Volume 96, Issue 70
Tuesday, February 4, 2003

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Lack of competition hurts elections

Nominations for the University Students' Council president and faculty council positions closed last week. Appallingly, there will only be three electoral races out of a possible 10. In most faculties, the president and councillors have been acclaimed because no other candidates emerged.

Why does this matter?

To begin with, if its positions are simply being filled by those who bothered to fill out a nomination form, the USC may not have the best people available to represent students. The acclaimed candidates are not necessarily unqualified, but without a chance to present their ideas and deal with challenges that arise during elections, it is, at best, unclear as to whether the best people are getting the positions.

Secondly, the lack of candidates is systemic of several problems the USC faces.

Student apathy and the perceived irrelevance of the USC certainly come into play. The lack of nominations show that this year's council has failed to inspire those who might otherwise want to get involved, or those already on council who might wish to seek re-election.

The nomination process itself suffered from a lack of promotion. Along with the individual faculty councils, as a whole, it is the USC's responsibility to promote and recruit students to fill its ranks. This year's USC Board of Directors has promoted reaching out to high school students in the London area; maybe they should focus more on reaching out to students on our own campus.

Evidently, not enough people were aware of the USC positions up for grabs. This reflects poorly on the visibility of the current council. In a school of more than 26,000 students, there should be tight races for every position in each faculty.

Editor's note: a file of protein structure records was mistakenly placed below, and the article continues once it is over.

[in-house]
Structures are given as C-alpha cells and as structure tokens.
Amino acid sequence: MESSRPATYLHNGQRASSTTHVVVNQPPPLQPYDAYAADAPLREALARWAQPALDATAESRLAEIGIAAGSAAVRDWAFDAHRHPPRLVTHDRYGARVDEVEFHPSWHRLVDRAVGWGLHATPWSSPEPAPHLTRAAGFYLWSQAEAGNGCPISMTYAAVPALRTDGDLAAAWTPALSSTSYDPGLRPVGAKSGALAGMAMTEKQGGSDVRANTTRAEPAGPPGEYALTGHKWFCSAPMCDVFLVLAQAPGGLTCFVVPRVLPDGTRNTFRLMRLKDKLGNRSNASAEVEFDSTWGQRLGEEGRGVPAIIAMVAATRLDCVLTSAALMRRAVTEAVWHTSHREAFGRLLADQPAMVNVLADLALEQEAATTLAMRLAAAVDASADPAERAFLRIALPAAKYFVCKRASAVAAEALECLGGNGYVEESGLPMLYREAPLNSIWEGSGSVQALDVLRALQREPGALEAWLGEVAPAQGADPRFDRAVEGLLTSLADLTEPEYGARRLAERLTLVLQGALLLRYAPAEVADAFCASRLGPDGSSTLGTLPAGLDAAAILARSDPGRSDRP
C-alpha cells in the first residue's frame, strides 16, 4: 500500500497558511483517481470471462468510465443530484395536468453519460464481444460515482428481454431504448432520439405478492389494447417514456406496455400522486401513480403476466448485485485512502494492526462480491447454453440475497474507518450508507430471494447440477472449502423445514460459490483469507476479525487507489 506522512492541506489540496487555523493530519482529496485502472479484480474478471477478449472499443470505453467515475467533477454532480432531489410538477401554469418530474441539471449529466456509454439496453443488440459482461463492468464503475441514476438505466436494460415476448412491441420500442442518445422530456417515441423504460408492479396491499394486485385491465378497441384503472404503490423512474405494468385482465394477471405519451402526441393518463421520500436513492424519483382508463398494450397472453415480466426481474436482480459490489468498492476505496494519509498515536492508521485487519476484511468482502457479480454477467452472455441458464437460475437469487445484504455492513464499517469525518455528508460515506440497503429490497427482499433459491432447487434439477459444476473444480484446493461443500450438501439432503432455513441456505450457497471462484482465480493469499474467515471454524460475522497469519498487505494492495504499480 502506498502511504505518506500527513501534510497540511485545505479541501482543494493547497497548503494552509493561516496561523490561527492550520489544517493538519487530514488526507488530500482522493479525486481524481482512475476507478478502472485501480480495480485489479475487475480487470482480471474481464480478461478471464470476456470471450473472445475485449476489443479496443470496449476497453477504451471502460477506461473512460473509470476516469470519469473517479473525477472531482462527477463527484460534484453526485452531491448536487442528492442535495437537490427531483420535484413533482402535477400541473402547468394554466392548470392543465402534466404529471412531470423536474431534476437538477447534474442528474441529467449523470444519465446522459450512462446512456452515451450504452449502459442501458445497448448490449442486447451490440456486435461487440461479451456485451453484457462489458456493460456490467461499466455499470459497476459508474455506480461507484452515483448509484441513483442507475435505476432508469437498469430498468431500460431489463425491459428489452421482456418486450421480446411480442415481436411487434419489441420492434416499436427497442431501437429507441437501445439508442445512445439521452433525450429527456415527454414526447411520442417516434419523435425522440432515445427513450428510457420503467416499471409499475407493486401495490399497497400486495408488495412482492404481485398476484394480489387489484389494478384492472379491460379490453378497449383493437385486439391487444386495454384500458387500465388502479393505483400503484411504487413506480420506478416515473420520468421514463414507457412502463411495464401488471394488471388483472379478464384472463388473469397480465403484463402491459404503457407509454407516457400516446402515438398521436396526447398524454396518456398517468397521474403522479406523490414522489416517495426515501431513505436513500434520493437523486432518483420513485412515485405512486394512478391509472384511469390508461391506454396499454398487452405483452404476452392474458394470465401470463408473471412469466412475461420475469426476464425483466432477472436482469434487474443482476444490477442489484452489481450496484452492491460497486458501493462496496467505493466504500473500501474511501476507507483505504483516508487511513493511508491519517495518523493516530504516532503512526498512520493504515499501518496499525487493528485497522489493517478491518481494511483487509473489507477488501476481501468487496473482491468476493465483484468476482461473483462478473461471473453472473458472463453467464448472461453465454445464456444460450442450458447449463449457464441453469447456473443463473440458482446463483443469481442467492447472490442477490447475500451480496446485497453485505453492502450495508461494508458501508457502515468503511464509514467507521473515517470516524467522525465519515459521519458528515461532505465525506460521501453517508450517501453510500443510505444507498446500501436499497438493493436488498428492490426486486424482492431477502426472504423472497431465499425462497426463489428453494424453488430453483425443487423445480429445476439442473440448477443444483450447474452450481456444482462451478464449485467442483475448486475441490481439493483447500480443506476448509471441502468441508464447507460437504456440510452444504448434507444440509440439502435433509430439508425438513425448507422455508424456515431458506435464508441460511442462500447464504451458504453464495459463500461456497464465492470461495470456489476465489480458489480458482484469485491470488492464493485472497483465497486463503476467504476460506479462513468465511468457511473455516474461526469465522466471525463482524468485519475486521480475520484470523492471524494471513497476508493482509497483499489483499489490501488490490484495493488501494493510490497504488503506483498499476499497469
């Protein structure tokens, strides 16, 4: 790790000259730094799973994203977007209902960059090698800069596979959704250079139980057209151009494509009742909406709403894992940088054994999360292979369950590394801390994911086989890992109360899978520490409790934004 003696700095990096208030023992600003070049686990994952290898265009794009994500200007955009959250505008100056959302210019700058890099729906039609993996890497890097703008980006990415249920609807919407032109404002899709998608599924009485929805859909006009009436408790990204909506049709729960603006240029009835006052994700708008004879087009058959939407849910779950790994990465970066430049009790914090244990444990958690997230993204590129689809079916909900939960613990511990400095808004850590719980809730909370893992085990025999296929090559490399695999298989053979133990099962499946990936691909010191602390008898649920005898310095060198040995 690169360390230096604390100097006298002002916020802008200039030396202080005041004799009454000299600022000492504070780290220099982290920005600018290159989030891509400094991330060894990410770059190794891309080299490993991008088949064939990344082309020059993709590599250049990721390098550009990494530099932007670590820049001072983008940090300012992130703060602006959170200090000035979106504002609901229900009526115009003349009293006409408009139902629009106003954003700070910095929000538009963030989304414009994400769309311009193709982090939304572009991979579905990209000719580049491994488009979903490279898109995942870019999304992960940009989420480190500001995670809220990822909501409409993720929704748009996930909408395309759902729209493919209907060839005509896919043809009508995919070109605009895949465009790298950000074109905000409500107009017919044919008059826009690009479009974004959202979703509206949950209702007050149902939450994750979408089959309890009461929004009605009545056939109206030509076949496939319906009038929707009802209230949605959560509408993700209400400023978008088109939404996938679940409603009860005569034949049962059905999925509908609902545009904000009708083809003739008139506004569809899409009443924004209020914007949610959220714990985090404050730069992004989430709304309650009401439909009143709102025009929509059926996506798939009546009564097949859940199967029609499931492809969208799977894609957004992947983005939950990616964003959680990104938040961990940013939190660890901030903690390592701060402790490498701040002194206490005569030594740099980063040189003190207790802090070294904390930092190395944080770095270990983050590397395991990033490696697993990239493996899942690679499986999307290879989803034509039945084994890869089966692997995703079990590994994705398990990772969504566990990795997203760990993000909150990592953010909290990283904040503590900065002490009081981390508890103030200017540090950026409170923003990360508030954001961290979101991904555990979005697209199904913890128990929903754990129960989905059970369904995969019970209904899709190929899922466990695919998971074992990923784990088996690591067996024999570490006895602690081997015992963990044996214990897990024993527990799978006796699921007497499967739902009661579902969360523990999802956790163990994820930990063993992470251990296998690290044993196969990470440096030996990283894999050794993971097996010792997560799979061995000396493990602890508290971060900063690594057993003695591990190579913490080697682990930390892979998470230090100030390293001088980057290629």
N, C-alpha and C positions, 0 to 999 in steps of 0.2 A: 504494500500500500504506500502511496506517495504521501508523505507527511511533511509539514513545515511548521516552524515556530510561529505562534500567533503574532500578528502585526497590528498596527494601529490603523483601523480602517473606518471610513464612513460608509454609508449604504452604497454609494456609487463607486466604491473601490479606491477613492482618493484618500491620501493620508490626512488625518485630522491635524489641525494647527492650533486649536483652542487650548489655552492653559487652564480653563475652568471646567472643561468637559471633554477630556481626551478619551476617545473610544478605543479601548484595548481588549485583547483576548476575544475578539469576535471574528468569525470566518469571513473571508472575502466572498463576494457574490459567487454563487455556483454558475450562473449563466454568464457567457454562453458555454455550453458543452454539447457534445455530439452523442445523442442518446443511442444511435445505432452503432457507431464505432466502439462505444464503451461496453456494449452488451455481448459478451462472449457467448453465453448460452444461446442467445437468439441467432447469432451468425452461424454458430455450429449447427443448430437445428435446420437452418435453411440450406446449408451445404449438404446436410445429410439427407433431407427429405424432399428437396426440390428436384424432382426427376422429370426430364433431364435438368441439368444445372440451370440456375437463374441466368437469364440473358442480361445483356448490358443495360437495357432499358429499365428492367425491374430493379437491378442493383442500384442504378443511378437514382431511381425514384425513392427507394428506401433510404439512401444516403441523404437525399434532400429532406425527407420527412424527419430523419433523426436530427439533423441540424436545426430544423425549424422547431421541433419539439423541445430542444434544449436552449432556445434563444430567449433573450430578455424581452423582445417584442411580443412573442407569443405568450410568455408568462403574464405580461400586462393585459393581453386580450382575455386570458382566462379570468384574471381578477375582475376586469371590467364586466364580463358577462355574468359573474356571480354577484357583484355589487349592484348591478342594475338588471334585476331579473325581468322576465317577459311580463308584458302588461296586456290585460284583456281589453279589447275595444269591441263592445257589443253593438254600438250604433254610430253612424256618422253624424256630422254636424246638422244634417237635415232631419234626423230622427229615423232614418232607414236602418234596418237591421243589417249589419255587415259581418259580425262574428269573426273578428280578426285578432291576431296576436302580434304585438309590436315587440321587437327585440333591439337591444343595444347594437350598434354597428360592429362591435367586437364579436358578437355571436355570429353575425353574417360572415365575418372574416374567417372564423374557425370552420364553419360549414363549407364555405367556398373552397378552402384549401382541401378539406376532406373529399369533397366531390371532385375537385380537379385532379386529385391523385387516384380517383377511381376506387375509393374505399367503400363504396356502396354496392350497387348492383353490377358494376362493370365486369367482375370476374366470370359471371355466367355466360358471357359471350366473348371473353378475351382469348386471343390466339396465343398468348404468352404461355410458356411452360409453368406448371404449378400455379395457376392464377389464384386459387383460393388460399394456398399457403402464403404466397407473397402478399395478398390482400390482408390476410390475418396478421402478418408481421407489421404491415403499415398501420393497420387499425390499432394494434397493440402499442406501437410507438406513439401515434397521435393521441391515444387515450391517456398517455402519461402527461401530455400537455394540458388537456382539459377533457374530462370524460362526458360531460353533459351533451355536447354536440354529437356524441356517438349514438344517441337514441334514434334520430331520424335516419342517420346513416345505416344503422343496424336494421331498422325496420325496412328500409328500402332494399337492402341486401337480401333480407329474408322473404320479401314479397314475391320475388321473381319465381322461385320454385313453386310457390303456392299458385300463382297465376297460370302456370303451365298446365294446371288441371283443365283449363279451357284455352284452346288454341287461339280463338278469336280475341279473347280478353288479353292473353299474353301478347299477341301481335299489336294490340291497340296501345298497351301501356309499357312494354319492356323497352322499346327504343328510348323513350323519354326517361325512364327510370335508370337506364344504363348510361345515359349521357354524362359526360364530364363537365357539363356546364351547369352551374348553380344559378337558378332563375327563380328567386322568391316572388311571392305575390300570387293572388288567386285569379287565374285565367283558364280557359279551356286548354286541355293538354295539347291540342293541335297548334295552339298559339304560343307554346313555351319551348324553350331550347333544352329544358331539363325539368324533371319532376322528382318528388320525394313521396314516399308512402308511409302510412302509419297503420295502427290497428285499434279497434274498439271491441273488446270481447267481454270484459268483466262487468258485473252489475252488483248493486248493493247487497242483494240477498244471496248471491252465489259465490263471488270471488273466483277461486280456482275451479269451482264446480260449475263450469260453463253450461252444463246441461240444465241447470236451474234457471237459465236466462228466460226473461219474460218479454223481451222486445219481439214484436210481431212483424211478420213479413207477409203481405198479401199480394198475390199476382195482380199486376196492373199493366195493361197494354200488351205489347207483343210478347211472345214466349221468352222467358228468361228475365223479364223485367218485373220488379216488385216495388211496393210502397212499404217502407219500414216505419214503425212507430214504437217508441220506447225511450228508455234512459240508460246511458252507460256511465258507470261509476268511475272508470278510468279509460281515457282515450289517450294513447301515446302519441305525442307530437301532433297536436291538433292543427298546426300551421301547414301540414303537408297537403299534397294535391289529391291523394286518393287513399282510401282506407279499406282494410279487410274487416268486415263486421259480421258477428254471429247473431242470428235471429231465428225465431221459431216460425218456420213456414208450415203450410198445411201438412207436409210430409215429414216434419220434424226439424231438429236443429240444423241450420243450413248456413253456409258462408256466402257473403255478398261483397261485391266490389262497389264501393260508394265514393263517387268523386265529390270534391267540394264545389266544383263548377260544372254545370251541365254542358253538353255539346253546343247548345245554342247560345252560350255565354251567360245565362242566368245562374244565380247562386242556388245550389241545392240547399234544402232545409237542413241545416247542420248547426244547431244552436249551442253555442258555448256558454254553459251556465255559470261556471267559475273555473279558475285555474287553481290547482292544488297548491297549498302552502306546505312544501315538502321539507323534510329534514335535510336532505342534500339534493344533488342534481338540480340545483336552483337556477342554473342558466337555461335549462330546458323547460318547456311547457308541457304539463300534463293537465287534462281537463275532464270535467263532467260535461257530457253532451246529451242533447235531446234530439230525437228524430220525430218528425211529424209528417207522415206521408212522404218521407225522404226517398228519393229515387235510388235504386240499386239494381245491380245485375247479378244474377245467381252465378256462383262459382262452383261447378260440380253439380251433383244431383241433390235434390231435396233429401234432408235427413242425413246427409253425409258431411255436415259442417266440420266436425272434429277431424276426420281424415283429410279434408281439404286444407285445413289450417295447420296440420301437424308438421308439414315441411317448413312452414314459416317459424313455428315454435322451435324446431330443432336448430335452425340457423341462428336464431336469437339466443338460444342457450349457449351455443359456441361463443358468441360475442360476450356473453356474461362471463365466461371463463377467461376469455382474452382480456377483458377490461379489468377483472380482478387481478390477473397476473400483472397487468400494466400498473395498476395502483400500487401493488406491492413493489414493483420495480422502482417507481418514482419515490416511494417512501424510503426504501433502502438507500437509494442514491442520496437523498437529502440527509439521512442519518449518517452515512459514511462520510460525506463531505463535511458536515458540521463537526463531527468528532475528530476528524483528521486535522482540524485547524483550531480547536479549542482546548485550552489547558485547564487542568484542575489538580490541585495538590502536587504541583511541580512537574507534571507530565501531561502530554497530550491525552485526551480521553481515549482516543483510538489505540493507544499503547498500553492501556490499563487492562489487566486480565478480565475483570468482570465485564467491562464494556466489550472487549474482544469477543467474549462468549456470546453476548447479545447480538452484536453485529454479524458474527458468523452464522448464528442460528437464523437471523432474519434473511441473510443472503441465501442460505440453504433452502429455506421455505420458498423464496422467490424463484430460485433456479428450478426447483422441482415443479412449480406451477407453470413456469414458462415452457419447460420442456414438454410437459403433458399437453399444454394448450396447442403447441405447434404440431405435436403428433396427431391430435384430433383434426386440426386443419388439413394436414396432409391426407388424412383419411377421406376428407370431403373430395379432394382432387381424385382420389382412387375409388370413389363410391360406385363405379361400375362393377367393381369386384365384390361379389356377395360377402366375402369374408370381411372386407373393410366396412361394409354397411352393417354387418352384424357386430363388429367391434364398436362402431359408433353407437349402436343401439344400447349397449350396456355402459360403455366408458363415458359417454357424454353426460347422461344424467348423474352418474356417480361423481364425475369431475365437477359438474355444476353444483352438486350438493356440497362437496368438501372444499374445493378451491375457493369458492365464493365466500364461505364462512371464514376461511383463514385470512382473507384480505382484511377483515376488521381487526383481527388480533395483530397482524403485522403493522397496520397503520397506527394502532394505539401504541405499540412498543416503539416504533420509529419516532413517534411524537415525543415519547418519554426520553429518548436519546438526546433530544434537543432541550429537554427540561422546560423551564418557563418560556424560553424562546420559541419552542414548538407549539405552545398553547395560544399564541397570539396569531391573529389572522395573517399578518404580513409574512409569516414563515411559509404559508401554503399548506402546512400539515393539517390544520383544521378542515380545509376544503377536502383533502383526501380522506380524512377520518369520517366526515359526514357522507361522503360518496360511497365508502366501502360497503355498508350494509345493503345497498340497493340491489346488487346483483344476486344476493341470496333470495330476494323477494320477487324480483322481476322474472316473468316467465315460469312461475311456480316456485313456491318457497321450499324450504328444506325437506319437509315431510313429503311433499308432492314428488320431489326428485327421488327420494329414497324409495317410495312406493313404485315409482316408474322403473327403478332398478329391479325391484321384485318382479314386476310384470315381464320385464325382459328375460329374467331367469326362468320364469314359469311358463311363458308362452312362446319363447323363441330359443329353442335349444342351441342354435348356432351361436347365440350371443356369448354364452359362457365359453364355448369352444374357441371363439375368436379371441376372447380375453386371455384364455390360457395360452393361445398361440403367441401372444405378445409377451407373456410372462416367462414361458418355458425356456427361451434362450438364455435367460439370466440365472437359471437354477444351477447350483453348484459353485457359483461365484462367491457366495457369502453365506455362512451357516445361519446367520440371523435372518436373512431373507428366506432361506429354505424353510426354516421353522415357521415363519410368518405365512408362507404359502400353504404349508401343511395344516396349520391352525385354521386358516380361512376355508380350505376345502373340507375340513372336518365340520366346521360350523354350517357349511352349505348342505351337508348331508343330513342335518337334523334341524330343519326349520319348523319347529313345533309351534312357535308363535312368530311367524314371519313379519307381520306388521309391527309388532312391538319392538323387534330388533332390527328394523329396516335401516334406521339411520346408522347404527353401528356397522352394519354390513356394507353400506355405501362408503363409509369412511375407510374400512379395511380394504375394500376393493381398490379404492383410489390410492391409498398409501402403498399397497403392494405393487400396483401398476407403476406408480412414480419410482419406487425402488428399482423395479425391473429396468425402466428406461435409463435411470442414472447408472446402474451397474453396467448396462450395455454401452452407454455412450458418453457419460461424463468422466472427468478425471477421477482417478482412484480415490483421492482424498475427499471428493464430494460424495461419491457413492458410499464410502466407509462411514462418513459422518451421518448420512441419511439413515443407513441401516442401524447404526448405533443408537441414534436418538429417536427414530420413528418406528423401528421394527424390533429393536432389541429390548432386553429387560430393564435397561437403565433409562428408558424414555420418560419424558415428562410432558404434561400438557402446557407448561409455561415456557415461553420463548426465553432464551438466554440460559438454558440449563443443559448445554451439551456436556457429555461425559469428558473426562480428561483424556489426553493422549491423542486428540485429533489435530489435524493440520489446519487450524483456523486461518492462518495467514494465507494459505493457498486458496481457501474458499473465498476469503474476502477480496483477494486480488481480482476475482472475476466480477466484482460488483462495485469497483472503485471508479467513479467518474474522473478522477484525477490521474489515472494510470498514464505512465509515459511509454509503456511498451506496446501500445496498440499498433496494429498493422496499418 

Worse yet, several positions remain vacant, without even a single person coming forward to claim a faculy seat on council.

Maybe that's just fine. If no students in a faculty are willing to throw their hat in the political ring, then perhaps the faculty does not deserve representation. But there is more than simple apathy at play.

The fact remains that, this year's USC Board, while succeeding at the development and implementation of numerous practical initiatives, has not done anything of relevance to inspire students, from either a positive or negative stance, to become passionate or attracted to student politics.

The USC, while overseeing many important day-to-day student services, has not found a way to attract student participation and spark their attention. Whether it is a lack of cohesive spirit or energy at often tedious council meetings, or a lack of visible grassroots action on campus, a dismal election campaign seems to now be underway.





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